Figure 2.

Apoptosis induced by COX-2 inhibition involves activation of caspases. A, FACScan analysis of propidium iodide–stained nuclei (21) of HepG2 (left) and Huh7 (right) cells following celecoxib treatment. Celecoxib induced apoptosis of Huh7 and HepG2 cells. Columns, mean (n = 3) of three independent experiments; bars, SD. *, P < 0.05, **, P < 0.005, multivariate ANOVA, within-subject effect (effect of celecoxib). B, DAPI staining of celecoxib-treated HepG2 (left) and Huh7 (right) cells displaying chromatin condensation and changes in nuclear morphology characteristic of apoptosis. C, celecoxib-dependent apoptosis was blocked by the broad spectrum caspase inhibitor ZVAD (50 μmol/L), indicating that celecoxib-dependent cell death involved caspase activation. FACScan analysis of propidium iodide–stained nuclei (21) of HepG2 (left) and Huh7 (right) cells (48 hours). The caspase inhibitors DEVD-FMK (C3Inh), Z-IETD-FMK (C8Inh), and Z-LEHD-FMK (C9Inh) significantly reduced celecoxib-dependent apoptosis. Assays were done in triplicate. Columns, mean (n = 3) of three independent experiments; bars, SD. *, P < 0.05, Wilcoxon's test, compared with celecoxib 100 μmol/L. D, determination of the increased enzymatic activity of the caspase-3, caspase-8, and caspase-9 class of proteases was done by fluorometric assays after 2 and 24 hours following treatment of HepG2 and Huh7 cells with celecoxib. Fold activation represents the DEVDase (consistent with caspase-3), IETDase (consistent with caspase-8), and LEHDase (consistent with caspase-9) activity of HepG2 or Huh7 cells treated with celecoxib compared with untreated cells. Points, mean (n = 6) of two separate experiments done in triplicate; bars, SD. *, P < 0.0001, ANOVA, time effect.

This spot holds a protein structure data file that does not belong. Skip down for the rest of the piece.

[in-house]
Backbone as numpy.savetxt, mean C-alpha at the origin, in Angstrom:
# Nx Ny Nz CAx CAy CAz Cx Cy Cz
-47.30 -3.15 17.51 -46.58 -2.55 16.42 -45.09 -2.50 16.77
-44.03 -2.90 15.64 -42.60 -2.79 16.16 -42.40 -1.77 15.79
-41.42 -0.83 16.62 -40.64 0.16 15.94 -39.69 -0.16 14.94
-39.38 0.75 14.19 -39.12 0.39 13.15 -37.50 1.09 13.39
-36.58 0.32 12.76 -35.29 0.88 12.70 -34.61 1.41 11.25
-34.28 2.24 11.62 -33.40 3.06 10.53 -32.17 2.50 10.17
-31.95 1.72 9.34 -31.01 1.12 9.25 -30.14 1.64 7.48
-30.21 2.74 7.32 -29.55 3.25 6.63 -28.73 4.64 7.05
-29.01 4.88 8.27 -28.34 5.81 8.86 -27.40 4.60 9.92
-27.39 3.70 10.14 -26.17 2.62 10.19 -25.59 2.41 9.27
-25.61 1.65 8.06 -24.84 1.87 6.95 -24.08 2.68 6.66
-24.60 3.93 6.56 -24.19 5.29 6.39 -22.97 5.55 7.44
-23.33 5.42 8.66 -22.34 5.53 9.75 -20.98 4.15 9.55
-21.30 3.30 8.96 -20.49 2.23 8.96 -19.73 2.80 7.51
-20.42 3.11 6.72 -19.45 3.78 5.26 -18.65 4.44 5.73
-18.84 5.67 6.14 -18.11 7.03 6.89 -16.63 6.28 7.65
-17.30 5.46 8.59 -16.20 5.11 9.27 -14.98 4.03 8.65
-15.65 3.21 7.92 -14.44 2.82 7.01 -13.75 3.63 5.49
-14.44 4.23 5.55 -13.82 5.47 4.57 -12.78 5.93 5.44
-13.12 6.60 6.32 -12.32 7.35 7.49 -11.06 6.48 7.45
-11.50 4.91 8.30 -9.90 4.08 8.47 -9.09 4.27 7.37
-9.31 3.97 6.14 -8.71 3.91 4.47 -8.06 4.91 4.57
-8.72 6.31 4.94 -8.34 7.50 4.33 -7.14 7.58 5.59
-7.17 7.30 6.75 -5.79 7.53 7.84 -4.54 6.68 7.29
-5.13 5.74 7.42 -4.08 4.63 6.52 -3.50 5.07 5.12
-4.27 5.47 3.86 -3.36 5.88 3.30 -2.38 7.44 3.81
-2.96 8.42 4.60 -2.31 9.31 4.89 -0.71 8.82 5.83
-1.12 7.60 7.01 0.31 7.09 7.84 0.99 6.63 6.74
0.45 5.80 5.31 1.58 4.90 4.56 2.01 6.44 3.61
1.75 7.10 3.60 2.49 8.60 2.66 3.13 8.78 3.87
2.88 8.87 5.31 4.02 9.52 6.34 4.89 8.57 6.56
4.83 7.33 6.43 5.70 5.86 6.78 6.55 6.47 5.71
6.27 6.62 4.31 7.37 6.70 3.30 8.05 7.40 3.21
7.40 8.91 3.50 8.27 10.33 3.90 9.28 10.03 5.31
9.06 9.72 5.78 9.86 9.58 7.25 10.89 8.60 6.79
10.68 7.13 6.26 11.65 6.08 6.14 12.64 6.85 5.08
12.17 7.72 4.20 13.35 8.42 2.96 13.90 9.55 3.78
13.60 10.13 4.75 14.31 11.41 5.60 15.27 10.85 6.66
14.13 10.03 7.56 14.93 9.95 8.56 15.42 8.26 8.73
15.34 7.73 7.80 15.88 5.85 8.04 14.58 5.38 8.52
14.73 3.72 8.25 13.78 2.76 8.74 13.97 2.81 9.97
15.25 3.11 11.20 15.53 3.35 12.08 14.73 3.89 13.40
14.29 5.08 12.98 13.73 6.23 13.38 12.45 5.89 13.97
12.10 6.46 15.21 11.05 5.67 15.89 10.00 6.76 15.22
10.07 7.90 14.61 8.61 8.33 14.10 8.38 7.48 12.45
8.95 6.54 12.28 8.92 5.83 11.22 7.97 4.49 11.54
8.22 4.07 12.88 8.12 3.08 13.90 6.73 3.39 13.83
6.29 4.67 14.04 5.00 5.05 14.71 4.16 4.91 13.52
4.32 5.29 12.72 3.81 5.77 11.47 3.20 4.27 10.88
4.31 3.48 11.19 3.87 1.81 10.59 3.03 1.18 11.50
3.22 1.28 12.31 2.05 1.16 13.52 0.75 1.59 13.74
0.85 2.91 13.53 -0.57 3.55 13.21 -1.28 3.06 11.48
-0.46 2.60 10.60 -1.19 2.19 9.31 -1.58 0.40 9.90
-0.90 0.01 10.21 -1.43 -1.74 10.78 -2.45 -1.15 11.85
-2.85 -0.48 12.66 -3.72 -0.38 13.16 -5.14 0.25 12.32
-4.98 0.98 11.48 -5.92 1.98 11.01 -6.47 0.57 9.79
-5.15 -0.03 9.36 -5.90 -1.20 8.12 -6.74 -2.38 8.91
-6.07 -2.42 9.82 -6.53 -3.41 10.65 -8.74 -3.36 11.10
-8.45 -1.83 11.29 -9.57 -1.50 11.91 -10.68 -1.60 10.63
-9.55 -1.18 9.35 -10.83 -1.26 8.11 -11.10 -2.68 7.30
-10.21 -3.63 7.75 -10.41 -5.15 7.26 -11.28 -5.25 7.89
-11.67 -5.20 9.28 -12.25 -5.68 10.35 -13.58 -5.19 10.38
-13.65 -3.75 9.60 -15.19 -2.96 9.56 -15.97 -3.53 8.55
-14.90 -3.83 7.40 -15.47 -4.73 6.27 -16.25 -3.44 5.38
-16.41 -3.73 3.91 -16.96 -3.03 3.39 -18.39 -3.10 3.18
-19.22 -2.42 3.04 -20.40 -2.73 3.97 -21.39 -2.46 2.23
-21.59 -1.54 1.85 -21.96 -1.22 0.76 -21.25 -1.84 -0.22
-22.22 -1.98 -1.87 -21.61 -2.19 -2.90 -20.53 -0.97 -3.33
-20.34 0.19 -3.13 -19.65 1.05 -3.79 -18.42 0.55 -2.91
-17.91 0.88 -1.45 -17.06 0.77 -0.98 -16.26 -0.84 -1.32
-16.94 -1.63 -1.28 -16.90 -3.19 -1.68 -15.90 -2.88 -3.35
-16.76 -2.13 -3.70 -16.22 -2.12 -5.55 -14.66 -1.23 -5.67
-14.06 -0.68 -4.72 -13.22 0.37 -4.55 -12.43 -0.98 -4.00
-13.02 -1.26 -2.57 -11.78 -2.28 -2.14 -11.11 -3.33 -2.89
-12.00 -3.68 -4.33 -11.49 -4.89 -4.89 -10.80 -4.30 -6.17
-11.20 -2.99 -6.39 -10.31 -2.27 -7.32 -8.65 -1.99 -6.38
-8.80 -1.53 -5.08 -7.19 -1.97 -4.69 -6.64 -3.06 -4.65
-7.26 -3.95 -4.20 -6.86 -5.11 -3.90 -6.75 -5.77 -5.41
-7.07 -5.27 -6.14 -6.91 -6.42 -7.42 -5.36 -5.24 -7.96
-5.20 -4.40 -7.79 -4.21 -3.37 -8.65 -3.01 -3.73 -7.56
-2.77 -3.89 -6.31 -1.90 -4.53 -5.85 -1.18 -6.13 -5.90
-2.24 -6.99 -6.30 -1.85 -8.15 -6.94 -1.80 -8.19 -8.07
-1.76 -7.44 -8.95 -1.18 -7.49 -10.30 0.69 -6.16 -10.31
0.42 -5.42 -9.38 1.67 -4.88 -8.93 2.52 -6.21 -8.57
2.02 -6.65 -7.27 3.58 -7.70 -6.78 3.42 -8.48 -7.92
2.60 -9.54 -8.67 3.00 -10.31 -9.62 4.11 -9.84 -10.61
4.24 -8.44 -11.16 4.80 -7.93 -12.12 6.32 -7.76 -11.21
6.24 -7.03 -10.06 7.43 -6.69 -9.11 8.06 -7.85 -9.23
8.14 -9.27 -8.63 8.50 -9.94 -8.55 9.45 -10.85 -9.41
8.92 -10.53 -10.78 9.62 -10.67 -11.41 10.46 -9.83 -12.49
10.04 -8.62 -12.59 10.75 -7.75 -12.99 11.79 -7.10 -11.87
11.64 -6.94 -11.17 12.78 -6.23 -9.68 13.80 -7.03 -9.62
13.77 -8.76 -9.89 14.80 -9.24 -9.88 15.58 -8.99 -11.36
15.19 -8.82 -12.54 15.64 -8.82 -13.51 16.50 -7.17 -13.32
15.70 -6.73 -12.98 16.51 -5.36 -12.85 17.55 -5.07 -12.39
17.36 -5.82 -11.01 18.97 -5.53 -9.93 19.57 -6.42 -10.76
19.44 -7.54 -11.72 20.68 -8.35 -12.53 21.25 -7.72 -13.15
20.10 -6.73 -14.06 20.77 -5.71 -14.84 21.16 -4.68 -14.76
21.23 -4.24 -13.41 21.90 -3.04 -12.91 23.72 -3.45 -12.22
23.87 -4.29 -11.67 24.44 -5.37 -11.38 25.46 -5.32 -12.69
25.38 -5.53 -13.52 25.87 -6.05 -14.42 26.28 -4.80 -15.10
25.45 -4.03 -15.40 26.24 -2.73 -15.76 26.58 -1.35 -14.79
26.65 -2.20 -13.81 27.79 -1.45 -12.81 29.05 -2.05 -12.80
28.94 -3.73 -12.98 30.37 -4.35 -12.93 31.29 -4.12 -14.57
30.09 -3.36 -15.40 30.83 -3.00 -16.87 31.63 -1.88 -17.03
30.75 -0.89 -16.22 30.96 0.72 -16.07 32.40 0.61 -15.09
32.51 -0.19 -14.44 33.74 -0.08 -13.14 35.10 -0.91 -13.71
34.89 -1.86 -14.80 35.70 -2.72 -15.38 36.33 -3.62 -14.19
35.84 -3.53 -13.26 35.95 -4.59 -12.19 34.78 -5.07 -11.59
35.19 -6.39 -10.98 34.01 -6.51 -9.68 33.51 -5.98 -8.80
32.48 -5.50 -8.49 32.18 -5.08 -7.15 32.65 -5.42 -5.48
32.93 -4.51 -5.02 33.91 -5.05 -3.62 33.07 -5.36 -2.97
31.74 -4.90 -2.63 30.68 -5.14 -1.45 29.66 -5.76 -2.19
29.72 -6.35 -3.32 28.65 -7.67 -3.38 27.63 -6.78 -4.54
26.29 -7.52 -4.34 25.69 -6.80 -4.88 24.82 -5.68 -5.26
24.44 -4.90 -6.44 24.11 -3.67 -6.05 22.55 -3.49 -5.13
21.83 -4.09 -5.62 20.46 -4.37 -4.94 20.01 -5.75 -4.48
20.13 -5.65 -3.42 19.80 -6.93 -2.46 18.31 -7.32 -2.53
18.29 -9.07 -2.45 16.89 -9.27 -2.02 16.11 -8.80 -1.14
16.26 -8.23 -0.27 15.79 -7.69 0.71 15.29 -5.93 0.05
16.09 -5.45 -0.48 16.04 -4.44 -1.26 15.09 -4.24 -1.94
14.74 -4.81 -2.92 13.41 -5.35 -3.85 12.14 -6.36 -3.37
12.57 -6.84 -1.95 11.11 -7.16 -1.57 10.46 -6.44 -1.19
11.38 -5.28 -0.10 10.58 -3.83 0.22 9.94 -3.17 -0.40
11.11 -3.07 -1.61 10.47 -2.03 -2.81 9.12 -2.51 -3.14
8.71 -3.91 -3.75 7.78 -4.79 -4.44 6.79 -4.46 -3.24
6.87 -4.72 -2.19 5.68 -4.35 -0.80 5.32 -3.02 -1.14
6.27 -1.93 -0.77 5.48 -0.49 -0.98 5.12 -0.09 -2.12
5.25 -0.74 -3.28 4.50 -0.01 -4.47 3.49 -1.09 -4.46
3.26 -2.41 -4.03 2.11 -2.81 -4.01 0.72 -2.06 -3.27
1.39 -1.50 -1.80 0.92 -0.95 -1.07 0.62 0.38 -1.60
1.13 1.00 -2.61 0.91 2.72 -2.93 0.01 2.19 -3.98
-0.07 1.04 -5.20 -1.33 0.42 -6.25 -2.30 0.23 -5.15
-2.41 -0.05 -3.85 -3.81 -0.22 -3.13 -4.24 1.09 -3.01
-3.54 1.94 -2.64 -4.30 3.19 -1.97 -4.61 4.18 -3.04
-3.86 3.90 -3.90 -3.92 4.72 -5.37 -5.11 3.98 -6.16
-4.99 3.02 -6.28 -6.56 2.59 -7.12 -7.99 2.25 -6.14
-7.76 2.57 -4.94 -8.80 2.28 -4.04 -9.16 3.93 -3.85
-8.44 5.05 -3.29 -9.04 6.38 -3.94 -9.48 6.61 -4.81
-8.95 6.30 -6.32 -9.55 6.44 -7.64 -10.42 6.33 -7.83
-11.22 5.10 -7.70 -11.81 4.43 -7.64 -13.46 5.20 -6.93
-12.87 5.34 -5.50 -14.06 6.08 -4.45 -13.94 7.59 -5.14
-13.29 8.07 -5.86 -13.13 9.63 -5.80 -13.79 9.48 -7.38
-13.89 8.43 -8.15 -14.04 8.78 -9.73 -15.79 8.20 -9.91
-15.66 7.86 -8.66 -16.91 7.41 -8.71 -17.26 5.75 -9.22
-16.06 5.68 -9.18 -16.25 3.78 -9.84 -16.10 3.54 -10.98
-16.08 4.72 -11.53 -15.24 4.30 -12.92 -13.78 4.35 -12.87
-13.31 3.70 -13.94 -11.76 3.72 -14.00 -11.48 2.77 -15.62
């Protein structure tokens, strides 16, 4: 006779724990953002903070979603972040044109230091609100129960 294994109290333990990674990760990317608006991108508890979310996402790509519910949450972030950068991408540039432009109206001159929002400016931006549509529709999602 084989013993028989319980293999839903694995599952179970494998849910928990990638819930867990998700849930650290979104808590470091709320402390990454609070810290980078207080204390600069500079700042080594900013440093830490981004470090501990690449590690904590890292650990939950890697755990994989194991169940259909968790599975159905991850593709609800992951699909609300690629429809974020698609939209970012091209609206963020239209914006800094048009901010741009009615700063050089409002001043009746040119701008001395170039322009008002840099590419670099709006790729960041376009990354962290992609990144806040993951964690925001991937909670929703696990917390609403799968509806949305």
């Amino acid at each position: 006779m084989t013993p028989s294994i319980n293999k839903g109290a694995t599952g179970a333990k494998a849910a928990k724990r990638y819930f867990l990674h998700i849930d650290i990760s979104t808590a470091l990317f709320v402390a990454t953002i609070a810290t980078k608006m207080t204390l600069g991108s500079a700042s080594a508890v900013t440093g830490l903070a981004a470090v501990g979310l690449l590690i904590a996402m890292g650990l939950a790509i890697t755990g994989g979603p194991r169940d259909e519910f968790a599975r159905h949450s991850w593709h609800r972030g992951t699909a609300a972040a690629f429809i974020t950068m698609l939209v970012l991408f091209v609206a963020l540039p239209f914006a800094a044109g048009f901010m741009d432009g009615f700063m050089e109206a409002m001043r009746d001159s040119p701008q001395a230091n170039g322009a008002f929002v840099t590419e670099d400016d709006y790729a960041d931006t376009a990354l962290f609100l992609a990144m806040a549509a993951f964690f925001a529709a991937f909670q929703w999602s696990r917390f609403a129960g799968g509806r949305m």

Figure 2.

Apoptosis induced by COX-2 inhibition involves activation of caspases. A, FACScan analysis of propidium iodide–stained nuclei (21) of HepG2 (left) and Huh7 (right) cells following celecoxib treatment. Celecoxib induced apoptosis of Huh7 and HepG2 cells. Columns, mean (n = 3) of three independent experiments; bars, SD. *, P < 0.05, **, P < 0.005, multivariate ANOVA, within-subject effect (effect of celecoxib). B, DAPI staining of celecoxib-treated HepG2 (left) and Huh7 (right) cells displaying chromatin condensation and changes in nuclear morphology characteristic of apoptosis. C, celecoxib-dependent apoptosis was blocked by the broad spectrum caspase inhibitor ZVAD (50 μmol/L), indicating that celecoxib-dependent cell death involved caspase activation. FACScan analysis of propidium iodide–stained nuclei (21) of HepG2 (left) and Huh7 (right) cells (48 hours). The caspase inhibitors DEVD-FMK (C3Inh), Z-IETD-FMK (C8Inh), and Z-LEHD-FMK (C9Inh) significantly reduced celecoxib-dependent apoptosis. Assays were done in triplicate. Columns, mean (n = 3) of three independent experiments; bars, SD. *, P < 0.05, Wilcoxon's test, compared with celecoxib 100 μmol/L. D, determination of the increased enzymatic activity of the caspase-3, caspase-8, and caspase-9 class of proteases was done by fluorometric assays after 2 and 24 hours following treatment of HepG2 and Huh7 cells with celecoxib. Fold activation represents the DEVDase (consistent with caspase-3), IETDase (consistent with caspase-8), and LEHDase (consistent with caspase-9) activity of HepG2 or Huh7 cells treated with celecoxib compared with untreated cells. Points, mean (n = 6) of two separate experiments done in triplicate; bars, SD. *, P < 0.0001, ANOVA, time effect.